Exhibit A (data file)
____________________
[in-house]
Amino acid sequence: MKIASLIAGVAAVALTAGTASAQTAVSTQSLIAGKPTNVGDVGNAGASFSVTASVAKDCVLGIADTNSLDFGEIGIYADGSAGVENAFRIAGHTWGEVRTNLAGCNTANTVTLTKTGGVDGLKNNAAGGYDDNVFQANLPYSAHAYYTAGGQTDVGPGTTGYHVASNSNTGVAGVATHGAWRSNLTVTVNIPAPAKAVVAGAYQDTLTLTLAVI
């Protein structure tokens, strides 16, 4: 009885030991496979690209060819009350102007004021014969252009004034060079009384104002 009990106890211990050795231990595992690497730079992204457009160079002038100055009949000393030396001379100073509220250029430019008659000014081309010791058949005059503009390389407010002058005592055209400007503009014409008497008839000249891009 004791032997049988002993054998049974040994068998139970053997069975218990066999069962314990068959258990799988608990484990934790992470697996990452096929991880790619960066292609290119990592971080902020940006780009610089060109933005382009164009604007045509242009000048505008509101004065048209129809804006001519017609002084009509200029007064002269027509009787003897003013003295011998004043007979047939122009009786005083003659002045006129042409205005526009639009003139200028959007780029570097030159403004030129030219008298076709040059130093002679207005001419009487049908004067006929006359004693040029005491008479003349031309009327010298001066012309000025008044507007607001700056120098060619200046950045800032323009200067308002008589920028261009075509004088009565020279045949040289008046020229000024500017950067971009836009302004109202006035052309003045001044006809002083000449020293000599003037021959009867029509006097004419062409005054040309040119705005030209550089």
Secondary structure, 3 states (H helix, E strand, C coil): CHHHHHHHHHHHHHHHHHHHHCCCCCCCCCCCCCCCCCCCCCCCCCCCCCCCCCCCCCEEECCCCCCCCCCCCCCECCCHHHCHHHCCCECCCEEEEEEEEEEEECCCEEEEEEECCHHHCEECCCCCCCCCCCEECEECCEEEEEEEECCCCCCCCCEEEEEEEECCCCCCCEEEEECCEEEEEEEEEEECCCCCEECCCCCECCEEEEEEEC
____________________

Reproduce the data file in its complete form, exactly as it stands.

[in-house]
Amino acid sequence: MKIASLIAGVAAVALTAGTASAQTAVSTQSLIAGKPTNVGDVGNAGASFSVTASVAKDCVLGIADTNSLDFGEIGIYADGSAGVENAFRIAGHTWGEVRTNLAGCNTANTVTLTKTGGVDGLKNNAAGGYDDNVFQANLPYSAHAYYTAGGQTDVGPGTTGYHVASNSNTGVAGVATHGAWRSNLTVTVNIPAPAKAVVAGAYQDTLTLTLAVI
């Protein structure tokens, strides 16, 4: 009885030991496979690209060819009350102007004021014969252009004034060079009384104002 009990106890211990050795231990595992690497730079992204457009160079002038100055009949000393030396001379100073509220250029430019008659000014081309010791058949005059503009390389407010002058005592055209400007503009014409008497008839000249891009 004791032997049988002993054998049974040994068998139970053997069975218990066999069962314990068959258990799988608990484990934790992470697996990452096929991880790619960066292609290119990592971080902020940006780009610089060109933005382009164009604007045509242009000048505008509101004065048209129809804006001519017609002084009509200029007064002269027509009787003897003013003295011998004043007979047939122009009786005083003659002045006129042409205005526009639009003139200028959007780029570097030159403004030129030219008298076709040059130093002679207005001419009487049908004067006929006359004693040029005491008479003349031309009327010298001066012309000025008044507007607001700056120098060619200046950045800032323009200067308002008589920028261009075509004088009565020279045949040289008046020229000024500017950067971009836009302004109202006035052309003045001044006809002083000449020293000599003037021959009867029509006097004419062409005054040309040119705005030209550089």
Secondary structure, 3 states (H helix, E strand, C coil): CHHHHHHHHHHHHHHHHHHHHCCCCCCCCCCCCCCCCCCCCCCCCCCCCCCCCCCCCCEEECCCCCCCCCCCCCCECCCHHHCHHHCCCECCCEEEEEEEEEEEECCCEEEEEEECCHHHCEECCCCCCCCCCCEECEECCEEEEEEEECCCCCCCCCEEEEEEEECCCCCCCEEEEECCEEEEEEEEEEECCCCCEECCCCCECCEEEEEEEC